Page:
TaDaaa! My first finished object of the year. It's a baby jumper made from my handspun Gotland fleece, a gift for my cousin whose baby boy is due today. It's soft but very warm, perfect for the Maine climate. I will post it tomorrow, but I expect baby will arrive before the jumper does.
I recently received a box of childhood memories in the post. Dad was cleaning out the attic and sent on keepsakes like photos, report cards, my old cheerleading outfit (!) and some cushions that were hand embroidered by my mother. The cushions were appreciated not only as a remembrance of my mom, who passed away in 1989, but of her talents too. She was a talented seamstress, making most of my sister's and my clothes until we left home. These included some dubious 80's fashions and cringe-worthy prom dresses, designed by us of course, all lace and pink taffeta. But her real skill was needlepoint and embroidery, where she could let her artistic notions run away with her.
I'm more of a process crafter. I just find the repetitive movements of knit and purl, or blanket stitching a cheap form of therapy. The product is like a bonus. I don't have the skill my mother had, but I get huge pleasure from making something by hand for friends, or for my small but much loved family. That's why I wanted to make something for my cousin and her baby - to mark the occasion and pass on that love. I enjoyed making every stitch of the baby jumper and I hope the happiness I felt making it transfers to the wearer. Maybe one day, he'll open a box and find the jumper he wore as a baby, made for him by his crazy aunt who lived in England and kept sheep. Maybe his own son or daughter will wear it one day.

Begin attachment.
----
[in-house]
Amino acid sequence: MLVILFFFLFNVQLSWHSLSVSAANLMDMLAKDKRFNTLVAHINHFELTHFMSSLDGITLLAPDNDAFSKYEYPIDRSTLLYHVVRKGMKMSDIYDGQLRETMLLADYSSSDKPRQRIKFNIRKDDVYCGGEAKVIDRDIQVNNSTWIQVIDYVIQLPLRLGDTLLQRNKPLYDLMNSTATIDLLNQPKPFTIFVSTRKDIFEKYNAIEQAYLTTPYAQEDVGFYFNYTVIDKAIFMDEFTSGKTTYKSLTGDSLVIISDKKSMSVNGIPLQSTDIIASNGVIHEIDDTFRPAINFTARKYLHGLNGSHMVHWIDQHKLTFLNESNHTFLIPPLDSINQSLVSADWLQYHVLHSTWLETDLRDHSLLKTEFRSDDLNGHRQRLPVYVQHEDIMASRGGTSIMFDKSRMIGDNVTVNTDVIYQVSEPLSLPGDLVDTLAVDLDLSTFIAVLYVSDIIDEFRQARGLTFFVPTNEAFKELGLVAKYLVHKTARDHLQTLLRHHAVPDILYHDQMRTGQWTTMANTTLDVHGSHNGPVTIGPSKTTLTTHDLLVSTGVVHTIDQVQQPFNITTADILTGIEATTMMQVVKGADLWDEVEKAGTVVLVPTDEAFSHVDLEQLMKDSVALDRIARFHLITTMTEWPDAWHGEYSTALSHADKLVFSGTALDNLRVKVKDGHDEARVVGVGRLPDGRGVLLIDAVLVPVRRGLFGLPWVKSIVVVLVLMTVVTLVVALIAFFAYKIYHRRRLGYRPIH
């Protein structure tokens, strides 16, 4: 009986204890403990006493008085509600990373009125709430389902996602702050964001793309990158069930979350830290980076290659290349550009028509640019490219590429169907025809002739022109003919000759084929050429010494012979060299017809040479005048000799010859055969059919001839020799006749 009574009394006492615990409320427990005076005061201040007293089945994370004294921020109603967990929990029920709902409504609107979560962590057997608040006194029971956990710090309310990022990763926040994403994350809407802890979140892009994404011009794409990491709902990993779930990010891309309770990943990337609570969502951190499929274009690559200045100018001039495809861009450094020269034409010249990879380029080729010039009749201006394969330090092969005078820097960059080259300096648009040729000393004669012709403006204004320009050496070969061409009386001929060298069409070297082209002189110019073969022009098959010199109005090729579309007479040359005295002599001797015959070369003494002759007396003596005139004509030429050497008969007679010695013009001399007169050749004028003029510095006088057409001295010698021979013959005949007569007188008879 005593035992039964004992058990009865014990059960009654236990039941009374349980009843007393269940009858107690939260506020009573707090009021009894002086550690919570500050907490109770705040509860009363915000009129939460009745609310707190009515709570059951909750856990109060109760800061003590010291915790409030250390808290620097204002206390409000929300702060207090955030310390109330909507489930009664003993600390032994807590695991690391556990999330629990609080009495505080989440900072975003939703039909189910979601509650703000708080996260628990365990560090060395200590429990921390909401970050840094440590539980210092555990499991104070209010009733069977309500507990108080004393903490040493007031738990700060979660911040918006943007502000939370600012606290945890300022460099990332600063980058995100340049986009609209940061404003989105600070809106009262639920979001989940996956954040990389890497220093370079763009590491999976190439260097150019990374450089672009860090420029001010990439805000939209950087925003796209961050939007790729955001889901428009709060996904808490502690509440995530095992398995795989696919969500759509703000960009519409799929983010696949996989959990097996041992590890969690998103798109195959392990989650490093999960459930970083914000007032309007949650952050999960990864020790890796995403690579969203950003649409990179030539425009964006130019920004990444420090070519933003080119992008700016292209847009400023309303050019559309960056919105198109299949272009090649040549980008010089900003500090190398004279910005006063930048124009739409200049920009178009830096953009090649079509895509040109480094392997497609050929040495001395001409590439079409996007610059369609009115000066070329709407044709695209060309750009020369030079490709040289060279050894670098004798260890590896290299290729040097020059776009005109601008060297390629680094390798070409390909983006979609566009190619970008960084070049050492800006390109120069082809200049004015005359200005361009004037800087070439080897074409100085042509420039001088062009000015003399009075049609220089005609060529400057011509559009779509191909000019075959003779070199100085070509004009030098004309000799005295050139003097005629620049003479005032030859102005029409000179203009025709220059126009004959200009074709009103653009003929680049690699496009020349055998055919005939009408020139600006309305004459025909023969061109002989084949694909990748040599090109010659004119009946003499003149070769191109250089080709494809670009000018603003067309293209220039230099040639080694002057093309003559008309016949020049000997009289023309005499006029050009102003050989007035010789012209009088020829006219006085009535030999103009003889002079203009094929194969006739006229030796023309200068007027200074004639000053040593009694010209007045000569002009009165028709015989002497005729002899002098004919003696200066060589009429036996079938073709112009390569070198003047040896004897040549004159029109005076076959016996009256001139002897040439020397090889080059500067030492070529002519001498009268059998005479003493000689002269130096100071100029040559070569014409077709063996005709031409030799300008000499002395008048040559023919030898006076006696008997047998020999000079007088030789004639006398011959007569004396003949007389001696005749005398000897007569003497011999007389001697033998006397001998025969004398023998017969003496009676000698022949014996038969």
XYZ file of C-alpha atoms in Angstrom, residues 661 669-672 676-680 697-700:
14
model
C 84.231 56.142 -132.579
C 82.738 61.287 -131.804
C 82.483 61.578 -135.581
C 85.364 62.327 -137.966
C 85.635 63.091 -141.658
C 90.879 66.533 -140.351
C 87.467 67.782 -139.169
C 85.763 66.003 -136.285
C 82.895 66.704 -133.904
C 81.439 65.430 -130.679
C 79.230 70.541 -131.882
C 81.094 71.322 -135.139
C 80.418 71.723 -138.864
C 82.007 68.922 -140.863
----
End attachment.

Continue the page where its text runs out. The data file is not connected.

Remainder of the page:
My most prized possession in the world is this:
It doesn't look like much, and my photograph doesn't do it any justice. It's a plain wooden bowl, carved by hand by my mother's father. He was a carpenter by trade, and died when I was quite young. I have only a few memories of him. I don't know what kind of wood it is, or why he carved it - was it for a purpose or simply an artistic expression of his carpentry skills? It is the centrepiece of every table I set for dinner with friends. I wonder how many Thanksgivings it saw before I inherited it. I know it had sentimental value for my mother who prized it too. I love it for its simple beauty.
Enough nostalgia. The lambs need dinner, the horses need their rugs changing, and the dogs want a run before it gets too dark. And I want to start on my next jumper.